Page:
I feel bad for my friends with young kids. If I thought they would be interested in my child-rearing advice I wound suggest they raise them to assume they’re not going to college and plan accordingly. Learn a marketable trade and start utilizing it as early as possible.


#13

Hm, I thought I recalled that was only under special circumstances, but that article sure doesn’t back me up.


#14

Yeah, a quick googling of “student loan social security garnish” seems to bring up a fair few examples.


#15

Poor, need an education and lost your job? = irresponsible person who doesn’t deserve a break.

Rich, have your education paid for my mumsy & dadsy, lost the most recent chunk of money you transferred in from the Bahamas on bad investments? = file as many BK’s as you like and wipe out 100% of your debt, transfer in new funds and start again - you’re a job creator after all!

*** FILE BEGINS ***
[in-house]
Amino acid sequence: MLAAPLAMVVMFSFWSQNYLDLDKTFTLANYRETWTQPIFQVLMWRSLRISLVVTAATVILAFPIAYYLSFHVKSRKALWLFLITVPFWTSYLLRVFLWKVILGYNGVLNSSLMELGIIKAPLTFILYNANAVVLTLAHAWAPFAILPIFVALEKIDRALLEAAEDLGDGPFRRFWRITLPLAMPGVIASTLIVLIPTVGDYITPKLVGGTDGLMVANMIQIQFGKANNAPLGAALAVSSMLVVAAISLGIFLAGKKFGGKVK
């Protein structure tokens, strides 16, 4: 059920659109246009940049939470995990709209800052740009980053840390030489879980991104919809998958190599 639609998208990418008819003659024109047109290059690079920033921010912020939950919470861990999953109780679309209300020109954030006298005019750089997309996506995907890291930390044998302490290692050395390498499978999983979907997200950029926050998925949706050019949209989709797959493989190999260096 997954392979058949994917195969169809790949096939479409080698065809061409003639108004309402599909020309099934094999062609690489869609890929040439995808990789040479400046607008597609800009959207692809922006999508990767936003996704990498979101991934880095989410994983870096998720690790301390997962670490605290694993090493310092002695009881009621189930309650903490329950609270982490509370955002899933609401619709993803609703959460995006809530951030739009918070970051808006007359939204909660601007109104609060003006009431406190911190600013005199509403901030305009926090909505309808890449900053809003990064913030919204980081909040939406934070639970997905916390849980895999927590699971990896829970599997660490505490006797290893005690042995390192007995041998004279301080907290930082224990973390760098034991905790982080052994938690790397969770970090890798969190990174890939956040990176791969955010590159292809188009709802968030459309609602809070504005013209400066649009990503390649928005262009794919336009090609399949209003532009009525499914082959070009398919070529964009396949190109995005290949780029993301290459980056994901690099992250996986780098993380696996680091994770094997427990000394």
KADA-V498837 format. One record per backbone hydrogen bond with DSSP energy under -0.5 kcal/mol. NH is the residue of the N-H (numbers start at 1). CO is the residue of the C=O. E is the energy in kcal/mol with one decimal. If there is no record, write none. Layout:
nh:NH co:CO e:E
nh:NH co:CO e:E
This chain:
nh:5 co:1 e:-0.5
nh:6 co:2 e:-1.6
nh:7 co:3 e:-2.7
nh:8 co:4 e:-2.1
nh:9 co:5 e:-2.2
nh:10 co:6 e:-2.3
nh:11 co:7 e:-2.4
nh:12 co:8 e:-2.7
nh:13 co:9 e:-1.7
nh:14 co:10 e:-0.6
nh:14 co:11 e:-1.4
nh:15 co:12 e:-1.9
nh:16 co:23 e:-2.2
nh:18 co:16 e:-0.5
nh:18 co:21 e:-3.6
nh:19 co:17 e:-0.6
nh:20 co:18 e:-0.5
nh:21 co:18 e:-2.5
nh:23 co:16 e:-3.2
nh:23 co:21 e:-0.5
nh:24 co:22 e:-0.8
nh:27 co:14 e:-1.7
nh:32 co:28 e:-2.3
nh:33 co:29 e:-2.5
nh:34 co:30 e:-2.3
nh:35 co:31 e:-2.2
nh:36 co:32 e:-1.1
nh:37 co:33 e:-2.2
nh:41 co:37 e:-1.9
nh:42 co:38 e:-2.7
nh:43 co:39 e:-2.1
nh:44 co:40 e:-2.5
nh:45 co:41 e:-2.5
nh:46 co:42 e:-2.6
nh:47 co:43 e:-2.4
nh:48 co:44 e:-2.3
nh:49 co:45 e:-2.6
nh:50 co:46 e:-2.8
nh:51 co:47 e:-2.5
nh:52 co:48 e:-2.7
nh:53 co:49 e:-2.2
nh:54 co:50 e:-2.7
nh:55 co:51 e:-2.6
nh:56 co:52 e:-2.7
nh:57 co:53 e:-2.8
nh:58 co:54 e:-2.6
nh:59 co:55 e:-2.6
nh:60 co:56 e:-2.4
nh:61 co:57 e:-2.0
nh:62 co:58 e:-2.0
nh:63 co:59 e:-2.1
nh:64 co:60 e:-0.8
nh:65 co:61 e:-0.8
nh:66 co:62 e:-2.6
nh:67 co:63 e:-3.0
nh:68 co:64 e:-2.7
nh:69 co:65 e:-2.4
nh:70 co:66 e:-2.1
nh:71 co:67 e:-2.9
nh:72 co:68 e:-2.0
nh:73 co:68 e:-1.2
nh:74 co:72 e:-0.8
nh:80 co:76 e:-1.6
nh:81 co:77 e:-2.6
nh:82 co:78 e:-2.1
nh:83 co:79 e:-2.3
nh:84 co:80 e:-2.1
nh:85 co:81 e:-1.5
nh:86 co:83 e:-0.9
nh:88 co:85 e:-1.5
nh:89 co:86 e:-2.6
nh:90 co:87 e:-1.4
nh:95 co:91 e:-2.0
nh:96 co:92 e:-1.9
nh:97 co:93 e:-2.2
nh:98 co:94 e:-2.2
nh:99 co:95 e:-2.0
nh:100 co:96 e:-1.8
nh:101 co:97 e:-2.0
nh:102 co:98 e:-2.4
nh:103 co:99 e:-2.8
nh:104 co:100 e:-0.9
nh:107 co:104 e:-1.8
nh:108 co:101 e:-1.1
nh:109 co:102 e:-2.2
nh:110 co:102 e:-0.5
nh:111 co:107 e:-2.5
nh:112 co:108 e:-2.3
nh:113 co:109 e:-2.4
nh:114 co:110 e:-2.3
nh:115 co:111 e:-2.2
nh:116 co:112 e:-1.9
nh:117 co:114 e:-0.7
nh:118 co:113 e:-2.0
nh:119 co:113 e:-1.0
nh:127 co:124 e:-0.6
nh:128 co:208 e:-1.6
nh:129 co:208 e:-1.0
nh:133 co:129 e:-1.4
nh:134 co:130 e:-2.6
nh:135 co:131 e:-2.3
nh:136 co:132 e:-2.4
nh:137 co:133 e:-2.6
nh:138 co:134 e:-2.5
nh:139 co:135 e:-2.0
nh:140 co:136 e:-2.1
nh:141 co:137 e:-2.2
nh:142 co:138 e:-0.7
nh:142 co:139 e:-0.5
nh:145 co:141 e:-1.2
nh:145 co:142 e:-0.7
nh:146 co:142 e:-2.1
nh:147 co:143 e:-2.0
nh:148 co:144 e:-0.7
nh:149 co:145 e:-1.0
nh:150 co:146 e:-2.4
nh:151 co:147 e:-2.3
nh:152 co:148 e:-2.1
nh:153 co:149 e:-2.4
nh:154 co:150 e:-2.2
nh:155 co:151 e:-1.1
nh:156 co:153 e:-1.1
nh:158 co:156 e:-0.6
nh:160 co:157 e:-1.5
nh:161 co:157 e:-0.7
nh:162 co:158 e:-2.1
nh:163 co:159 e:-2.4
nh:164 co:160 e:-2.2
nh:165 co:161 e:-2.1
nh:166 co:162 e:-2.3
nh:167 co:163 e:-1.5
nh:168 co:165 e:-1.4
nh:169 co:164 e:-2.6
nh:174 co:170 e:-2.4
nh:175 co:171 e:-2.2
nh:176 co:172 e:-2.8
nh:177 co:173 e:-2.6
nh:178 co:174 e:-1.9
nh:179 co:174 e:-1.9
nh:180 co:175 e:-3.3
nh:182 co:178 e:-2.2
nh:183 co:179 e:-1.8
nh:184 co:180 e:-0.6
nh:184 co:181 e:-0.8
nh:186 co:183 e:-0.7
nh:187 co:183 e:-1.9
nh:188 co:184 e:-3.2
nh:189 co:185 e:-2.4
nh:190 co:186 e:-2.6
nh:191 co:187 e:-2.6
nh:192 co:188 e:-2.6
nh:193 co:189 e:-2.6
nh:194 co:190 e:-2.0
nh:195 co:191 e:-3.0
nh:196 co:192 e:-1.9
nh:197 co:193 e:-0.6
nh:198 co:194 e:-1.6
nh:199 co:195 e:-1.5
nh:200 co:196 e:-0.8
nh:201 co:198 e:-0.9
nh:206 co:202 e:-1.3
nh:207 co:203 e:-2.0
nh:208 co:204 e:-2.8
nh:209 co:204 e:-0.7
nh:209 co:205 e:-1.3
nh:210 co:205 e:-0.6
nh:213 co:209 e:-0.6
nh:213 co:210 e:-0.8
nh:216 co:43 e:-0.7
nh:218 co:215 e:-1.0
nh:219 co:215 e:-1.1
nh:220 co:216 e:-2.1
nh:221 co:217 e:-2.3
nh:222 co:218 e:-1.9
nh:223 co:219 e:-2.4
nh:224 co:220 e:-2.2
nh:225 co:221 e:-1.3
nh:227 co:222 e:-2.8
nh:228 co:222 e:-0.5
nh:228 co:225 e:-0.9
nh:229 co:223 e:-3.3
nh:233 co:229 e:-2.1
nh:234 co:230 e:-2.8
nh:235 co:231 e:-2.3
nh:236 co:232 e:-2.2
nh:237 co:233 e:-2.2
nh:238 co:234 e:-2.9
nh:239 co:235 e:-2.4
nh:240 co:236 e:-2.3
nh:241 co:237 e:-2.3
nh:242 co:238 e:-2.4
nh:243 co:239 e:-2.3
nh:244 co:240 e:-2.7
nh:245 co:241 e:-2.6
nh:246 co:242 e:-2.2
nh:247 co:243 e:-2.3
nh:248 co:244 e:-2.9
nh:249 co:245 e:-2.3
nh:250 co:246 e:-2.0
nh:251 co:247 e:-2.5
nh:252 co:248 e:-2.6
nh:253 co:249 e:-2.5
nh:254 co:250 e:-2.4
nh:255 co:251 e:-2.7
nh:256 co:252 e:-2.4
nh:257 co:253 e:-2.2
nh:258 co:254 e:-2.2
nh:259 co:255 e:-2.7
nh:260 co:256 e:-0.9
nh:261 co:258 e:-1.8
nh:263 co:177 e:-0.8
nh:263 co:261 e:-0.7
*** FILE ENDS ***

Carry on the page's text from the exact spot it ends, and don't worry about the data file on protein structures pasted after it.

The reason for holding student loans outside of BK’s is twofold (as I see it): 1) it unfairly targets the poor as we’re (I’m including myself as I just finished paying off my student loans after 21 years) the most likely to have to rely on student loans in order to get an education. The affluent have the money to pay for their education and can take out loans, of even greater total value, for yachts and mansions, and yet get away from those scot-free (just ask Trump, he’s done it four times and he’s running for President - and that somehow also makes him “awesome at business”)